The Dicksons first argue that because Riverview made an unqualified offer to settle under Minn. R. Civ. P. 68, which they accepted, they prevailed on their statutory consumer protection claims and are entitled to an award of attorney fees under Minn. Stat. § 8.31, subd. 3a.  We disagree.  The supreme court has held that, in these circumstances, the private citizens must show that their claims benefited the public before they can recover attorney fees under the private attorney general statute.  Collins v. Minn. Sch. of Bus., Inc., 655 N.W.2d 320, 329 (Minn. 2003).

            The Dicksons next assert that they demonstrated public benefit.  In Ly, which involved a fraudulent misrepresentation made in a private sale (the purchase of a restaurant), the supreme court held that the claim would not have been considered to be within the duties and responsibilities of the attorney general to investigate and enjoin, no public benefit had been shown, and the plaintiff was not entitled to attorney fees under section 8.31.  Ly, 615 N.W.2d at 314.  In another case involving a business school that presented a new program fraudulently to the public, through television advertising and numerous sales and informational presentations, the supreme court held that successful prosecution by the defrauded students did benefit the public, and, thus, the students were entitled to attorney fees under the private attorney-general statute.  Collins, 655 N.W.2d at 322, 330. 

            Objectively, it has to be understood that these cases are fact intensive.  The term “public benefit” is subjective.  Like the distinction between the terms “ministerial” versus “discretionary” in the municipal immunity area, the term can be about what you want it to be.[1]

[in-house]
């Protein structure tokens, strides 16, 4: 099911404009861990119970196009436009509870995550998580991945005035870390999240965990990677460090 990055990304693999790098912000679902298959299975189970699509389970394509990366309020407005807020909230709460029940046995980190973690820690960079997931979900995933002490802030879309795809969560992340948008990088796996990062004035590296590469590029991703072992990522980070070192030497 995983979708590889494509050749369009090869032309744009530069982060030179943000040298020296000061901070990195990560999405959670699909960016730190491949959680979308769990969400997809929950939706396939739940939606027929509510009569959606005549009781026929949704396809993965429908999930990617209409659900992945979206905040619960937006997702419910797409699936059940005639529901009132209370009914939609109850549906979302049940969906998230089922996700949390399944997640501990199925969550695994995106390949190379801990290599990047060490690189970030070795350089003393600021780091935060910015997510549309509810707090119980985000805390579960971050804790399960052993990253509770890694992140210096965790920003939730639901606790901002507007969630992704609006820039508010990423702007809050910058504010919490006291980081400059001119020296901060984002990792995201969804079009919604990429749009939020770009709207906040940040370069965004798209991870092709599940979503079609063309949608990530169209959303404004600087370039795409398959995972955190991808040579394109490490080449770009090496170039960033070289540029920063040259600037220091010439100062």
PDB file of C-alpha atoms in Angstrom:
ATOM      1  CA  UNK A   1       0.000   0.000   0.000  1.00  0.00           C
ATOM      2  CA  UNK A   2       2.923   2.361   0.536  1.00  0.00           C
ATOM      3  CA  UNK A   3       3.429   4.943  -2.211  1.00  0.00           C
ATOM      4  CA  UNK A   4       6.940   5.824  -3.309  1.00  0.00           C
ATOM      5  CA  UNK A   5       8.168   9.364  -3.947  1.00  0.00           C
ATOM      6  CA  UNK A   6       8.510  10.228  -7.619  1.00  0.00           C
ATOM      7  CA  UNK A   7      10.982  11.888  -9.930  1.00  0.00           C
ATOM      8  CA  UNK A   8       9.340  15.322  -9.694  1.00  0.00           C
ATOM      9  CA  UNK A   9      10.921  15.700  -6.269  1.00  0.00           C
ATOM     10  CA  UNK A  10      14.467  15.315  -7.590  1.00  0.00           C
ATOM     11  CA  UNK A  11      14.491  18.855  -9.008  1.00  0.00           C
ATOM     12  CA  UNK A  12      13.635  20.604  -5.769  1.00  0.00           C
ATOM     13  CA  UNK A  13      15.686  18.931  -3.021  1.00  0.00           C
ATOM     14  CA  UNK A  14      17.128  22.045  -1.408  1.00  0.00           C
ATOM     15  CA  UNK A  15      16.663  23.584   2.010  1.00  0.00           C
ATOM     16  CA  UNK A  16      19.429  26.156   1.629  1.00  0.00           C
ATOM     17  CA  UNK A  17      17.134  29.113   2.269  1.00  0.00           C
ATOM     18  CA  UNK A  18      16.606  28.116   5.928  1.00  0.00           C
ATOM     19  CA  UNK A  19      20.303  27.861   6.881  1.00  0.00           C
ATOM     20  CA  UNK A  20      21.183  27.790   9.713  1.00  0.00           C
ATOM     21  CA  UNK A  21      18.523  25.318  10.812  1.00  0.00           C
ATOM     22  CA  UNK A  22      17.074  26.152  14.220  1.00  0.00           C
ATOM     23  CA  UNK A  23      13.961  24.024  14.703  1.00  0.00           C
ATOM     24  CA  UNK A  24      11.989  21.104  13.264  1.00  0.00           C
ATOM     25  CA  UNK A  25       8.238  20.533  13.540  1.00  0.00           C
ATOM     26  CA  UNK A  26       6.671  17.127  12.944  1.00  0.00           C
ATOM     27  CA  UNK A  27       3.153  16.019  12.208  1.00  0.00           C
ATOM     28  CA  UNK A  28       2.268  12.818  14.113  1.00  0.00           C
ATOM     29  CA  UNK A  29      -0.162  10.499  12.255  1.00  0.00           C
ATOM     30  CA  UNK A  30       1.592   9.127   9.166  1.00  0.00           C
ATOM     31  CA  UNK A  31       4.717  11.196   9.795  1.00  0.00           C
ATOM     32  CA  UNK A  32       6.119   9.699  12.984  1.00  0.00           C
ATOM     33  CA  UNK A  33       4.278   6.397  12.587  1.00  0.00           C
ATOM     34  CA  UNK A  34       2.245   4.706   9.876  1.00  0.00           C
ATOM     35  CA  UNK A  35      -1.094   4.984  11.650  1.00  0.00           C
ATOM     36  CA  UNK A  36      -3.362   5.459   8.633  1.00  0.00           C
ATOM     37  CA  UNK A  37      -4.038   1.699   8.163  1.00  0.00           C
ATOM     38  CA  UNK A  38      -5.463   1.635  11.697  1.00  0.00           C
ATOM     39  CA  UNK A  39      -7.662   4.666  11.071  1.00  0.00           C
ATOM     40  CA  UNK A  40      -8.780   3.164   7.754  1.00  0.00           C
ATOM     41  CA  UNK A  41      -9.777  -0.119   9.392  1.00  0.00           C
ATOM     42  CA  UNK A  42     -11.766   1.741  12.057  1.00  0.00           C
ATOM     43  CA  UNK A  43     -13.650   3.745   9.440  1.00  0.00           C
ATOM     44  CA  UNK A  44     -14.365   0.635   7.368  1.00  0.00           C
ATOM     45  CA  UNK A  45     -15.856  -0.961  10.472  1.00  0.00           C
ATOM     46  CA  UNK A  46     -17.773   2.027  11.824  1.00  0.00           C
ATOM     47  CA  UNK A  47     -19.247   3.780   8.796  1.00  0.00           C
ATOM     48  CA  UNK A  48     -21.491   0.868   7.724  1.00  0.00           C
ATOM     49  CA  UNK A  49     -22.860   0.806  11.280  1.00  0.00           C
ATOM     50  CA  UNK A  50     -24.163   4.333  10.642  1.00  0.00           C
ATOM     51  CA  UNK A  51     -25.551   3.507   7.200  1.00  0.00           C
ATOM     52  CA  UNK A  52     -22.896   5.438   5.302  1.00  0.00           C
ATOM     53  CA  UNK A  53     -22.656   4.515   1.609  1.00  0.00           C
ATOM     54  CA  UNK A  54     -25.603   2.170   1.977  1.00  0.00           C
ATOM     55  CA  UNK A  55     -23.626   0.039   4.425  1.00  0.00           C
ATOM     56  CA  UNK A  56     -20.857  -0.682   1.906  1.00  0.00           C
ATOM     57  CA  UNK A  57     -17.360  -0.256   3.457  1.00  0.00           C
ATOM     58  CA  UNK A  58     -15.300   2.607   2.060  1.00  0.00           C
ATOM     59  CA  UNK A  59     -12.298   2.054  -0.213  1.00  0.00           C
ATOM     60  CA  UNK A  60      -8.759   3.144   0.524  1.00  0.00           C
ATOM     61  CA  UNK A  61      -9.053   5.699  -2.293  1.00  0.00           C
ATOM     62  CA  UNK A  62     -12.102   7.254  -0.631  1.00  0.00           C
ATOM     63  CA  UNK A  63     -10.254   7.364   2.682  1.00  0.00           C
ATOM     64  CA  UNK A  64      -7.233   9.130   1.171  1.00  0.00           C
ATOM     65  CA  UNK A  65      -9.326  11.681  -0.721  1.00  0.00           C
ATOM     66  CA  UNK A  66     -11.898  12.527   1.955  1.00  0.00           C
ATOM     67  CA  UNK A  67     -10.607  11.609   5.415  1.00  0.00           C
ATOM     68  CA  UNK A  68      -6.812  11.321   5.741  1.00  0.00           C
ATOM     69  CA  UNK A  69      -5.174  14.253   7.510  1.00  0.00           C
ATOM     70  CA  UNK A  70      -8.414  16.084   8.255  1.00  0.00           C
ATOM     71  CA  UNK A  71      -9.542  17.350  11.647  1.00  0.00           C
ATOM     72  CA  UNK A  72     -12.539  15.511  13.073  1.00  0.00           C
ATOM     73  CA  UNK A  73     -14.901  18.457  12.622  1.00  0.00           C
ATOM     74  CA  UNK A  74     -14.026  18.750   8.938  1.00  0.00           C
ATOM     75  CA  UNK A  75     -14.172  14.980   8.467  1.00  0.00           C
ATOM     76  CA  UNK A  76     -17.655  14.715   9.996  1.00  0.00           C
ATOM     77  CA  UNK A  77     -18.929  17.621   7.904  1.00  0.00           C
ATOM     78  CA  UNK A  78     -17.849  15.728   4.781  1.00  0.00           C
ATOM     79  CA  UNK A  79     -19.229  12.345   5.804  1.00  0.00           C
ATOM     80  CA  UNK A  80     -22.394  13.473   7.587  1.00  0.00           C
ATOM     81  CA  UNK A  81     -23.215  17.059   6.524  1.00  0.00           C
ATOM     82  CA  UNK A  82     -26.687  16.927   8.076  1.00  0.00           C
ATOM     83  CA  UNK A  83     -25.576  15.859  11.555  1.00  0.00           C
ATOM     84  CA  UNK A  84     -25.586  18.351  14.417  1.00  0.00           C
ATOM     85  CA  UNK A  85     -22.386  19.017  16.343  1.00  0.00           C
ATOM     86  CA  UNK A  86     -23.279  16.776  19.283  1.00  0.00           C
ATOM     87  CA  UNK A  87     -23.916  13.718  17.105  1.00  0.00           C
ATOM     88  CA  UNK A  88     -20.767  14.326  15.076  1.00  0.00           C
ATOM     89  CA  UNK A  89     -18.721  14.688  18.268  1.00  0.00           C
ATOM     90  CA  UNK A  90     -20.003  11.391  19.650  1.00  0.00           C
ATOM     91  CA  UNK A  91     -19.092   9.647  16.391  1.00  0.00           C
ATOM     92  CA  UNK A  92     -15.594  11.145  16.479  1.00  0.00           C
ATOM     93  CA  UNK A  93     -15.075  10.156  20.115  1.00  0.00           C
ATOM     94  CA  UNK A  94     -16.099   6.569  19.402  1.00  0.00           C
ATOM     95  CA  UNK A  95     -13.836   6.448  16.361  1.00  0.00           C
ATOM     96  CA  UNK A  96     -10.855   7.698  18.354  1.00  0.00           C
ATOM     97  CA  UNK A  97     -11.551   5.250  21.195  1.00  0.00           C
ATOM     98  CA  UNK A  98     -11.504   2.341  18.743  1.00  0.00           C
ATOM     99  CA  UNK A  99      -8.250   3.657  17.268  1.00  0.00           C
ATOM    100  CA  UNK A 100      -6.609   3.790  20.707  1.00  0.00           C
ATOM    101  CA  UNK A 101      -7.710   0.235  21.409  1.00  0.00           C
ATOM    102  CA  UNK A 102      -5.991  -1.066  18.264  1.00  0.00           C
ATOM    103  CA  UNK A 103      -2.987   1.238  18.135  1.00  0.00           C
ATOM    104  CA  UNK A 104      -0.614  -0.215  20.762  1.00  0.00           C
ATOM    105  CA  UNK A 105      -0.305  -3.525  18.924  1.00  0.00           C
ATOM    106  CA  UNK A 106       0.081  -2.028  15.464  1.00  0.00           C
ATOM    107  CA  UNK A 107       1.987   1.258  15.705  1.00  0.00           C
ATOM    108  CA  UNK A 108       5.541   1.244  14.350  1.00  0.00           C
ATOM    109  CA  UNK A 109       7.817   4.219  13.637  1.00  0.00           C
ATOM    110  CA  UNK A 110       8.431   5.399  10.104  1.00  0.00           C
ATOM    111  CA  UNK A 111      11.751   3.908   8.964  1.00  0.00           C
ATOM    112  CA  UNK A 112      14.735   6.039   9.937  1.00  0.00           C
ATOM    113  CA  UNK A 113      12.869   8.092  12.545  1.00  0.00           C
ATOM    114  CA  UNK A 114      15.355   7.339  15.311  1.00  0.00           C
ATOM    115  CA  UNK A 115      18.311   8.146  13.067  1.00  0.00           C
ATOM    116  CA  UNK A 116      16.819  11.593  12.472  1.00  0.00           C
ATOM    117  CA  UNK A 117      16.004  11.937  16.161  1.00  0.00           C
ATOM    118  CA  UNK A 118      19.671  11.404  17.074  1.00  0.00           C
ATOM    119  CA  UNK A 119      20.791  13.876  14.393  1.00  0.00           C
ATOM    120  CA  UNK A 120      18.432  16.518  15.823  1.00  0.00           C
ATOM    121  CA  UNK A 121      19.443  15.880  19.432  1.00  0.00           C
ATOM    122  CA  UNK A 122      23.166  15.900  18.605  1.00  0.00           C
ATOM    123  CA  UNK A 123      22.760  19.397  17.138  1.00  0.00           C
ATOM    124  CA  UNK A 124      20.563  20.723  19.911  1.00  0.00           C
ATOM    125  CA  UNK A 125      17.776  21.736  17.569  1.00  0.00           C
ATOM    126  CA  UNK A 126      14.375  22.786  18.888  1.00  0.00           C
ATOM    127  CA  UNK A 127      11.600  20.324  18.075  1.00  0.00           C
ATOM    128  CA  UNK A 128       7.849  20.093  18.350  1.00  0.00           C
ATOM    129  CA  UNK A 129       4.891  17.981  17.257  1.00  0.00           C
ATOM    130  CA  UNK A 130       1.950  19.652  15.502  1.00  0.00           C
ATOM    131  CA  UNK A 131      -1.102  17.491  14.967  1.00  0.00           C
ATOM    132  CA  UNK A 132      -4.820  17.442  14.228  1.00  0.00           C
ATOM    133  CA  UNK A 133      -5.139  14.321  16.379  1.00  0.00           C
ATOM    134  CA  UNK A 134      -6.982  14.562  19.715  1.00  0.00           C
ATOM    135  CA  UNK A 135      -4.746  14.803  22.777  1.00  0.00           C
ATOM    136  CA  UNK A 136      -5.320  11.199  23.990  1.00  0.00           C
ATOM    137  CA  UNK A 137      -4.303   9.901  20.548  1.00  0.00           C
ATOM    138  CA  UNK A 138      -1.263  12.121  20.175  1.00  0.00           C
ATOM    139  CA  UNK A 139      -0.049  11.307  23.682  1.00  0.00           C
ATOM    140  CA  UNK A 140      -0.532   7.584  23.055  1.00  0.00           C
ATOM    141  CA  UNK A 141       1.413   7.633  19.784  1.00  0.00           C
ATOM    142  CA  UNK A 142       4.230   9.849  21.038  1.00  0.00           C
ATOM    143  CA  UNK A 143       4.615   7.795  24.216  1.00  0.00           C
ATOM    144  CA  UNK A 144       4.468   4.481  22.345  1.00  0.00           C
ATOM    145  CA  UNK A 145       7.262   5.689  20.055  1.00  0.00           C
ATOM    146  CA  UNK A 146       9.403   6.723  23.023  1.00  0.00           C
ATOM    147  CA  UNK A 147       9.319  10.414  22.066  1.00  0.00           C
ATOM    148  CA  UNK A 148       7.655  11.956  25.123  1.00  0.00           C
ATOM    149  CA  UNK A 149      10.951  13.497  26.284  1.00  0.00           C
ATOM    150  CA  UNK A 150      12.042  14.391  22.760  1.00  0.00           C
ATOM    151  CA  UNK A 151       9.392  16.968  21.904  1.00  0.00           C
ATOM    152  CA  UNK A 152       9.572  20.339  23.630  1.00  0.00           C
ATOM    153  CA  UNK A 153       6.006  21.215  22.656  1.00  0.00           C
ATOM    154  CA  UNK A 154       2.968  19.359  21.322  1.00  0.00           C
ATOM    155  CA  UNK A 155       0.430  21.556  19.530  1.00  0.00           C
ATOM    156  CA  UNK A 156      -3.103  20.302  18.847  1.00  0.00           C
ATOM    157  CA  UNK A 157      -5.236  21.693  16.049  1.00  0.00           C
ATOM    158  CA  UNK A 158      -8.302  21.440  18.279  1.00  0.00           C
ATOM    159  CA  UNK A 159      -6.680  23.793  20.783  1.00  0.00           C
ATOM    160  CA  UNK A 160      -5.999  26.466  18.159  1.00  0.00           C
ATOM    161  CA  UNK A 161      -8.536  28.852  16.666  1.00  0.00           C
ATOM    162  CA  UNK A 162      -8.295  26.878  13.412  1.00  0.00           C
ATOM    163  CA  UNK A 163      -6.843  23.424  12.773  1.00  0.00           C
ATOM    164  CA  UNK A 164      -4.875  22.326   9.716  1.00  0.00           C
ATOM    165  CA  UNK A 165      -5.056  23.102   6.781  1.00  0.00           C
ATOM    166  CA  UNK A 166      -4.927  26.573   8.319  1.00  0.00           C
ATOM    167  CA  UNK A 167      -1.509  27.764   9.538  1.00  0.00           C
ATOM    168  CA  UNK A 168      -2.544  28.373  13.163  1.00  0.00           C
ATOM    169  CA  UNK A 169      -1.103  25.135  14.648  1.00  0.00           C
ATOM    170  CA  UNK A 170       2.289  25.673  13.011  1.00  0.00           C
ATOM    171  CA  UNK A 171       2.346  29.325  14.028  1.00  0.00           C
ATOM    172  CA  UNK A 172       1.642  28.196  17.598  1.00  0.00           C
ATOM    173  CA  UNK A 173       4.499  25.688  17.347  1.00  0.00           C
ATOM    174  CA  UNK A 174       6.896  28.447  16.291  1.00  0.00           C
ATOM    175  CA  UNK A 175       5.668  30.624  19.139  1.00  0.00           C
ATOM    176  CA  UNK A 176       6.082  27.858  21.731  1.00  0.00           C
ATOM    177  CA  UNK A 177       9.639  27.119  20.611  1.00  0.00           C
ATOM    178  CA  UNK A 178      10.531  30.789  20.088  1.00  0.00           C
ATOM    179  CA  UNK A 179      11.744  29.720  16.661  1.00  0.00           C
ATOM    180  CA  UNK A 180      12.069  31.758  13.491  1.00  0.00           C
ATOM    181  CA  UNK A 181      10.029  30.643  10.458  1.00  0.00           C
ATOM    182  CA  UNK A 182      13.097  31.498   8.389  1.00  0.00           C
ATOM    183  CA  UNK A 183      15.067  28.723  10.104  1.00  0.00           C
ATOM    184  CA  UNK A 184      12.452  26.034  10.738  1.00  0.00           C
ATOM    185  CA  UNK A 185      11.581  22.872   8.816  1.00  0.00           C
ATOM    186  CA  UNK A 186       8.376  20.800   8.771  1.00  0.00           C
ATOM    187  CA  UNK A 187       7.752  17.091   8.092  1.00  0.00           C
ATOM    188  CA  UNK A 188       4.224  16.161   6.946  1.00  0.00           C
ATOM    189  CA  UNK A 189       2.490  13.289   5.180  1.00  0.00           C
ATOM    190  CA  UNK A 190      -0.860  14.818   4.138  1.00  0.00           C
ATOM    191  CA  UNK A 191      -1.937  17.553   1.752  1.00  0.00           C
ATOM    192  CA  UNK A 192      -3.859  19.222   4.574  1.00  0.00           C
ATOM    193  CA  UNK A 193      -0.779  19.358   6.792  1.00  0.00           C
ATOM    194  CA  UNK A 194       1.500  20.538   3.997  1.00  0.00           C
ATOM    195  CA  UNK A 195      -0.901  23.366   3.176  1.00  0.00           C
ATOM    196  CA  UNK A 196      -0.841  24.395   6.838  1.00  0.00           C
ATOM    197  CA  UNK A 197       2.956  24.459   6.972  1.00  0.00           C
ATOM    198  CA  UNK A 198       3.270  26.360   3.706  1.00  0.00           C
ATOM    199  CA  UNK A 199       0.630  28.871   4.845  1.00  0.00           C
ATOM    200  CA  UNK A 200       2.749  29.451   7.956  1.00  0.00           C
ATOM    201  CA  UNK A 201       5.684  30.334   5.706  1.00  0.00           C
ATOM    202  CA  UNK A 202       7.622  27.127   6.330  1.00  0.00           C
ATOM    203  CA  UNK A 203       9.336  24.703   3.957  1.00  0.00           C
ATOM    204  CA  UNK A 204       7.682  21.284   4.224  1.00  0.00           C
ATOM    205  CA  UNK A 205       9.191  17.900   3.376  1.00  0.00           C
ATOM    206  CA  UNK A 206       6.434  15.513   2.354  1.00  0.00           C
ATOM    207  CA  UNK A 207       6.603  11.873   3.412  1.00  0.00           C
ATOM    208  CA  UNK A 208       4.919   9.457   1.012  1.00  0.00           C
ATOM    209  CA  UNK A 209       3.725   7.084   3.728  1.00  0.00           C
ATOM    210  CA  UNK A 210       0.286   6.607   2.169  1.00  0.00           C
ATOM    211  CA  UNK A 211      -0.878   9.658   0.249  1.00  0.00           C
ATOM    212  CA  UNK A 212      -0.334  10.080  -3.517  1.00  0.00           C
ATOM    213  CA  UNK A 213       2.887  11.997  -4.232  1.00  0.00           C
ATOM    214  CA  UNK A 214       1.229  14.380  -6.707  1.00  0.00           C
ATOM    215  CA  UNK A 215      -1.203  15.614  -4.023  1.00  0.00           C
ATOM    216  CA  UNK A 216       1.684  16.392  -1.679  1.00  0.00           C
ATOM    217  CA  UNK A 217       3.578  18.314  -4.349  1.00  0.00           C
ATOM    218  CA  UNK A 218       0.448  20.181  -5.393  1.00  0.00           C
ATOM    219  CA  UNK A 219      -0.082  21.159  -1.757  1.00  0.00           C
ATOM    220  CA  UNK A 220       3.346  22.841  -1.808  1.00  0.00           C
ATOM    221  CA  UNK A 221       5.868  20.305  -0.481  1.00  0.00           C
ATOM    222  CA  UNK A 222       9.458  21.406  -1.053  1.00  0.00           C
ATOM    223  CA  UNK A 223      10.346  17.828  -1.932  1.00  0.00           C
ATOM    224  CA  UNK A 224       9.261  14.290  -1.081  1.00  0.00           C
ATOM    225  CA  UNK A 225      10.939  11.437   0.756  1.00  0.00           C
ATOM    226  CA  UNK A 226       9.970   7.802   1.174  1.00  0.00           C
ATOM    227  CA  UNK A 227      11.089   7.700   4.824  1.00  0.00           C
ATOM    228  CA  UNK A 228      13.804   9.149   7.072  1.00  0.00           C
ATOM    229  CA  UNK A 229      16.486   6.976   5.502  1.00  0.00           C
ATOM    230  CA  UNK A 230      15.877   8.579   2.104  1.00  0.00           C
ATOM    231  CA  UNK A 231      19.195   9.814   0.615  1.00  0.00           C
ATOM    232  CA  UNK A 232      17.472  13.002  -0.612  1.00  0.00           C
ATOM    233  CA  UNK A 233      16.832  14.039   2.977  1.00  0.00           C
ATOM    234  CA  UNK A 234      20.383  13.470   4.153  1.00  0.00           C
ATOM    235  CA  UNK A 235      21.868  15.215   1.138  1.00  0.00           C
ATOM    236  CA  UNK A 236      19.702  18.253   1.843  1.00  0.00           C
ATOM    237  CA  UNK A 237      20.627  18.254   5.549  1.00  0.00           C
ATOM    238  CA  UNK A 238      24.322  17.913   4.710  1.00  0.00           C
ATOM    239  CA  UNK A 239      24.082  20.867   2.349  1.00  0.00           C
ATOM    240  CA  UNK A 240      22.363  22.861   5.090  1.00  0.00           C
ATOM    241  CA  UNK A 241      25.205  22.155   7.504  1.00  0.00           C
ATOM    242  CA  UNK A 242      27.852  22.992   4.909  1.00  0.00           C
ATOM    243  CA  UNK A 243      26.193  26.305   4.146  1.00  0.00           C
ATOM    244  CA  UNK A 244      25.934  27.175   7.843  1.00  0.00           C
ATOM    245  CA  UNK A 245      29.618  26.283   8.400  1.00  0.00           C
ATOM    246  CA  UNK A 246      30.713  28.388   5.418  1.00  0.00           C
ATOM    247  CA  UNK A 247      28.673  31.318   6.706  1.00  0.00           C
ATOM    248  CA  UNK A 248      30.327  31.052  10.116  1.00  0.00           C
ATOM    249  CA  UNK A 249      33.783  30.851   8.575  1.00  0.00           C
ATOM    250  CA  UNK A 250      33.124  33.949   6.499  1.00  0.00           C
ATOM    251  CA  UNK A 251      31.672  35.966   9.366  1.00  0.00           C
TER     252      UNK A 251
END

The Dicksons challenge the district court’s factual determinations and contend that they showed boat was fraudulently misrepresented to the public at large because the brochure that falsely listed the Stratos boat as promotional rather than used was distributed at the boat show.  Phyllis Dickson has filed an affidavit that she received the brochure at the boat show that thousands of other people attended.  Les Lundquist did not know whether the brochure listed the boat as promotional.  None of the parties kept a copy of the brochure.  There was no evidence that this brochure had been given to the one other buyer whom the sales person said was interested in the boat.  The district court’s assessment of the Dicksons’ evidence as being “vague” and “questionable” is not clearly erroneous.  There is no clear proof of misrepresentation toward the public at large.

            The Dicksons now contend that the district court’s ruling could open a loophole because “a dealer could simply fraudulently sell one product at a time, in serial fashion, and never be required to pay attorney’s fees since there would be no ‘public benefit.’”  Our practical problem with the argument is that we do not give “advisory opinions.”   That hypothetical set of facts, which could possibly materialize in the future, is not our set of facts.  As the district court determined, the alleged misrepresentation leading to the purchase of the boat occurred in a one-on-one negotiation between the salesman and the Dicksons, as in Ly, 615 N.W.2d at 314.  Finally, the Dicksons did not prove that the brochure, by itself, misled them into buying the boat.  The brochure caused them to become generally interested in the defendant boat shop.  After they visited Riverview and did their shopping, they purchased the boat in question.

            The Dicksons contend that their lawsuit produced public benefit because Riverview’s misrepresentations extended to the bank that financed their boat purchase, to the Department of Motor Vehicles, and to a North Carolina bank, as well as to another unnamed customer who had also been interested in the boat.  We still cannot find the requisite showing of fraudulent inducement or public benefit under Ly and Collins.

            The Dicksons were successful in negotiation a monetary settlement with defendant.  But the district court findings denying attorney fees are not clearly erroneous and represent a proper interpretation of the law under Minn. Stat. § 8.31, subd. 3a.


[1] The supreme court recently discussed at length the distinction between ministerial acts and discretionary acts for purposes of common law official immunity, with further analysis by the dissent.  Anderson v. Anoka Hennepin Indep. Sch. Dist. 11, 678 N.W.2d 651 (Minn. 2004).